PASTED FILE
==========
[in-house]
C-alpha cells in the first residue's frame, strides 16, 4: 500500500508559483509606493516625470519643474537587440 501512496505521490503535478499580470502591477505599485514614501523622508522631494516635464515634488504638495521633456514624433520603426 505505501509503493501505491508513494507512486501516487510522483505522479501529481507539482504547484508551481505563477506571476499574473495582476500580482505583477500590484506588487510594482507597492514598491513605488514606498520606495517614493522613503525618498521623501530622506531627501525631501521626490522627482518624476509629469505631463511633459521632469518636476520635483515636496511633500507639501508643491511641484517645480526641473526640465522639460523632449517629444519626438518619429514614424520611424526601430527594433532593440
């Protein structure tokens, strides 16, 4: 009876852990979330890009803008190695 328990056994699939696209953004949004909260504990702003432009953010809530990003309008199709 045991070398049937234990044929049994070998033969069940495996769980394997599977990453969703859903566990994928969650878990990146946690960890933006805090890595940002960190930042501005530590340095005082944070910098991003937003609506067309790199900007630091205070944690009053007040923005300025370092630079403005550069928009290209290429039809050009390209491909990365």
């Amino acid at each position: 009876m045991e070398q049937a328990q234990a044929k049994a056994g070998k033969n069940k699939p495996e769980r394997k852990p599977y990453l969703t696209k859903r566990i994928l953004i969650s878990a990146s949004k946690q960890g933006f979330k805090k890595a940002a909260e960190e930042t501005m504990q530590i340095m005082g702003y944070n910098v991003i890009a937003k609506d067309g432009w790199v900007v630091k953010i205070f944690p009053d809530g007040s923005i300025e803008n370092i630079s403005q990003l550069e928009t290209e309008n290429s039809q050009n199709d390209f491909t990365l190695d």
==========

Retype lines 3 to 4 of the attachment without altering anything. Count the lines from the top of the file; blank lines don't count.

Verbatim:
């Protein structure tokens, strides 16, 4: 009876852990979330890009803008190695 328990056994699939696209953004949004909260504990702003432009953010809530990003309008199709 045991070398049937234990044929049994070998033969069940495996769980394997599977990453969703859903566990994928969650878990990146946690960890933006805090890595940002960190930042501005530590340095005082944070910098991003937003609506067309790199900007630091205070944690009053007040923005300025370092630079403005550069928009290209290429039809050009390209491909990365």
């Amino acid at each position: 009876m045991e070398q049937a328990q234990a044929k049994a056994g070998k033969n069940k699939p495996e769980r394997k852990p599977y990453l969703t696209k859903r566990i994928l953004i969650s878990a990146s949004k946690q960890g933006f979330k805090k890595a940002a909260e960190e930042t501005m504990q530590i340095m005082g702003y944070n910098v991003i890009a937003k609506d067309g432009w790199v900007v630091k953010i205070f944690p009053d809530g007040s923005i300025e803008n370092i630079s403005q990003l550069e928009t290209e309008n290429s039809q050009n199709d390209f491909t990365l190695d």